When I began my hobby of restoring old equipment, I realized I needed to lift heavy parts and sub assemblies. So 40 years ago or so I restored a 1950’s Clark Yardlift 40 forklift, which was free to me, since it belonged to a farmer friend, was not in running condition, and no longer had the performance he wanted. It is a relatively small machine (capable of lifting a load of 2000 pounds ten feet in the air, tilting its forks over a range of 15 degrees, traveling 9 miles per hour forward or backwards, and weighing about 6000 pounds plus load. Although it has inflatable tires up front, it is unhappy on rough or soft ground, and the forks have no sideways motion)
But of course, like most fork lifts, it is extremely maneuverable, and since it is only 42 inches wide and 11 feet long with forks attached, it is consistent with my yard and other spaces where I work. It also has the advantage of being fueled by Propane, so it does not mind being unused for long periods of time. When I want to use it, it reliably starts and does its thing.
What do I use it for? More and more as my wife and I age. The photograph (taken by a fascinated neighbor) shows my wife at low elevation and I attacking our front hedge. We hide behind ten foot tall hedges, which are a pain to trim from ladders. However, with my wife on the pallet, along with a small generator and an electric clipper (in her capable hands), no mere hedge can slow us down. Similarly I can carry anything weighing up to two tons wherever the forklift can go, and I can’t remember ever being able to lift two tons myself. In fact, I can probably do more aided by my forklift now than when I could leap tall buildings with a single bound, but was trying to live without a forklift. And, of course, it has unlimited kid-entertaining potential (see next two photos.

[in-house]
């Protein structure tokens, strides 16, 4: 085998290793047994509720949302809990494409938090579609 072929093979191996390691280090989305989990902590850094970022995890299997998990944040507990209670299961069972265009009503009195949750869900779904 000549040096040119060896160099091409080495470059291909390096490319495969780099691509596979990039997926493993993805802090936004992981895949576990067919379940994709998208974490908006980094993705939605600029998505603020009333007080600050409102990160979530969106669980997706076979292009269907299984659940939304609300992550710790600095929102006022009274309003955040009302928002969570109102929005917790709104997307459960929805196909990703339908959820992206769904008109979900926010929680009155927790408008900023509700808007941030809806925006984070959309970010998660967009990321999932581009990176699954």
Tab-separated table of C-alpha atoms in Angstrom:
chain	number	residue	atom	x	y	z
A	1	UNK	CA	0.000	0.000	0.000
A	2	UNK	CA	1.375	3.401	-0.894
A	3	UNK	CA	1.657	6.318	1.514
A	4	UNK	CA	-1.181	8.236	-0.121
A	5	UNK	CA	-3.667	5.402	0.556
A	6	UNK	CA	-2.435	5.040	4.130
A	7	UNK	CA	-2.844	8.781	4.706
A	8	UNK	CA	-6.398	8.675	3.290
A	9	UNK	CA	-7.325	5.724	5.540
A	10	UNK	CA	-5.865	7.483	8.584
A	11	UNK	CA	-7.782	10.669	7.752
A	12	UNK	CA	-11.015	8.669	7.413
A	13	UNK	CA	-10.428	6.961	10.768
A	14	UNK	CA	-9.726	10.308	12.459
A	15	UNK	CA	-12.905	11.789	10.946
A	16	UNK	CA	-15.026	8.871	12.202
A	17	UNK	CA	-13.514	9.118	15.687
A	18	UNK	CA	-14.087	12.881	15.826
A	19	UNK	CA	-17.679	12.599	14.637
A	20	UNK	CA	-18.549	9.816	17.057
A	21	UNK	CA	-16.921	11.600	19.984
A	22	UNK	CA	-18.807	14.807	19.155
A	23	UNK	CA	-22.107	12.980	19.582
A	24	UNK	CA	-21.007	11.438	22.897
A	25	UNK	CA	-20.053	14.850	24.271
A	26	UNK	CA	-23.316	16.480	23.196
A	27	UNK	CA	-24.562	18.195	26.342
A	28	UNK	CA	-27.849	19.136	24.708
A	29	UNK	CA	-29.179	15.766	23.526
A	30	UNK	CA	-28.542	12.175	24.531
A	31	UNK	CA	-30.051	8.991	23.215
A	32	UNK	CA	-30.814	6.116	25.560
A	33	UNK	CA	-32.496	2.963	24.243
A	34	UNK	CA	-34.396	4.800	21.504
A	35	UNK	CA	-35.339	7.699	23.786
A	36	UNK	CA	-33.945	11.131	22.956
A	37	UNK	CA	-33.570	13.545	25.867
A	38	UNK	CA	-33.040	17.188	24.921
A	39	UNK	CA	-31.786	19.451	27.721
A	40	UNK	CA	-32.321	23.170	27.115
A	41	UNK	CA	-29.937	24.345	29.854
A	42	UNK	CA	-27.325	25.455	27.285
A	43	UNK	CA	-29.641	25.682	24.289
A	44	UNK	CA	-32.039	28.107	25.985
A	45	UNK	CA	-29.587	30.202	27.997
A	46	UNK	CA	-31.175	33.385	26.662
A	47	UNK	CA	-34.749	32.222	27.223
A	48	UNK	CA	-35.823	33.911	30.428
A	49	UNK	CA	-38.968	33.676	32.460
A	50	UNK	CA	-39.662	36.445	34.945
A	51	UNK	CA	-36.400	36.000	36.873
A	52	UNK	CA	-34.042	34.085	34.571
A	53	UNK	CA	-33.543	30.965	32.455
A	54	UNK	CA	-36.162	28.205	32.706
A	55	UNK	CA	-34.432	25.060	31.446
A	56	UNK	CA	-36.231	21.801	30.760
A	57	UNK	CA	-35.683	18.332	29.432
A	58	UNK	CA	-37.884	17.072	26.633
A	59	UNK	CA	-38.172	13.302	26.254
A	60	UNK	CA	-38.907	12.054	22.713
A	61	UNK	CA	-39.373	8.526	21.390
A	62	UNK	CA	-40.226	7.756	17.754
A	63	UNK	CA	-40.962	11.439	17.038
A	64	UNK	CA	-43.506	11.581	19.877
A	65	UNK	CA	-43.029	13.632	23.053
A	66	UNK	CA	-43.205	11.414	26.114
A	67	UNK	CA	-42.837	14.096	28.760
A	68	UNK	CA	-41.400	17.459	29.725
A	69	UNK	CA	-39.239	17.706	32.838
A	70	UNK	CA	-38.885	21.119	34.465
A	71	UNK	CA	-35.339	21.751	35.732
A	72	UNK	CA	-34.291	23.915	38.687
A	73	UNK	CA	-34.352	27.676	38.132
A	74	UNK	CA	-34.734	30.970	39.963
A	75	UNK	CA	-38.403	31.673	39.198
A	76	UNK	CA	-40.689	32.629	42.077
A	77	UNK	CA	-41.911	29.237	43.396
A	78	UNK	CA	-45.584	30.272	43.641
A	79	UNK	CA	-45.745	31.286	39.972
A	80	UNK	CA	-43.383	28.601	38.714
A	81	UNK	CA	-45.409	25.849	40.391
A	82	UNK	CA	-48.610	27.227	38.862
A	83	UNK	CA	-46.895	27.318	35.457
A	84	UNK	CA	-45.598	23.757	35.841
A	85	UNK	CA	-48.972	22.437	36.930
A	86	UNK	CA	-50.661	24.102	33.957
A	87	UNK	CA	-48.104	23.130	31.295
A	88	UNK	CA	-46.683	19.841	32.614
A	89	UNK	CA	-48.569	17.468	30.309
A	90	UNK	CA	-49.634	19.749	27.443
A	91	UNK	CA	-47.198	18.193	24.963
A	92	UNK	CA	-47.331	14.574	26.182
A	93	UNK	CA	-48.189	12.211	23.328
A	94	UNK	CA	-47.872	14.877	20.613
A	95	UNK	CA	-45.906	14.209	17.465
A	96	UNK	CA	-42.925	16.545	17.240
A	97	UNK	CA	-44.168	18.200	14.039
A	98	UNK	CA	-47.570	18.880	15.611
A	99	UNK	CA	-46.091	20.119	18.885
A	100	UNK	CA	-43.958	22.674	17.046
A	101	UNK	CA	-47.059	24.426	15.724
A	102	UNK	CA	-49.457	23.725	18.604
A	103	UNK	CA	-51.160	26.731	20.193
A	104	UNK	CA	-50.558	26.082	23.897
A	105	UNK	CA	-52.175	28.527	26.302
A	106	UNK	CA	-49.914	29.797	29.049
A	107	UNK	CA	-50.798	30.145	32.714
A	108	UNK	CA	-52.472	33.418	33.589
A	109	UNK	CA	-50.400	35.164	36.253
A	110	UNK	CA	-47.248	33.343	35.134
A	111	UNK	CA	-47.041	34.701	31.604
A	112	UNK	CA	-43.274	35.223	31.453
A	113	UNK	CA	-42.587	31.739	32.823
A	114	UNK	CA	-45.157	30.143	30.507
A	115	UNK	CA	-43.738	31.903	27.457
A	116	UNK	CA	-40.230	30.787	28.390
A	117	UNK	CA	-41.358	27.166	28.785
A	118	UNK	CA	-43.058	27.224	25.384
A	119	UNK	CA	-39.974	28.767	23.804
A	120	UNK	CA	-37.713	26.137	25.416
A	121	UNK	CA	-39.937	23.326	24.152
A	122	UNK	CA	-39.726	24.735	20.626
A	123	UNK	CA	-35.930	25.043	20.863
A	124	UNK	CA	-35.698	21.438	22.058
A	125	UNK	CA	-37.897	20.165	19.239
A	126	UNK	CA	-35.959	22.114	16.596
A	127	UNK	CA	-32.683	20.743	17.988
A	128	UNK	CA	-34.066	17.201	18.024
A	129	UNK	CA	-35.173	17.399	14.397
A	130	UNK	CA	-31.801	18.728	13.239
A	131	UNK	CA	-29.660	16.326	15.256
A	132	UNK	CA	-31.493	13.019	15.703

Unfortunately, forklifts are considered an industrial product and not designed for people messing around in their yard. And perhaps there are not that many people doing so any more. But I would think there would be a market for a cheaper, lighter, yard model, at least for those of us who are aging but still like to move heavy loads around, trim smaller trees, and work on second stories of houses. Of course, there are many boom lifts (cherry pickers etc.) used by painters, tree trimmers, utility people, and other “professionals”. But they are expensive, limited in load lifting ability, and one can get into trouble lifting large loads too far from the base. And worse yet, for people like me, it is very difficult to find one that is free because it is broken. (I am under pressure go find one again, since my foot slipped on the clutch in our last hedge trimming session, almost dumping my wife in the hedge – cherry pickers are controlled by the person in the air)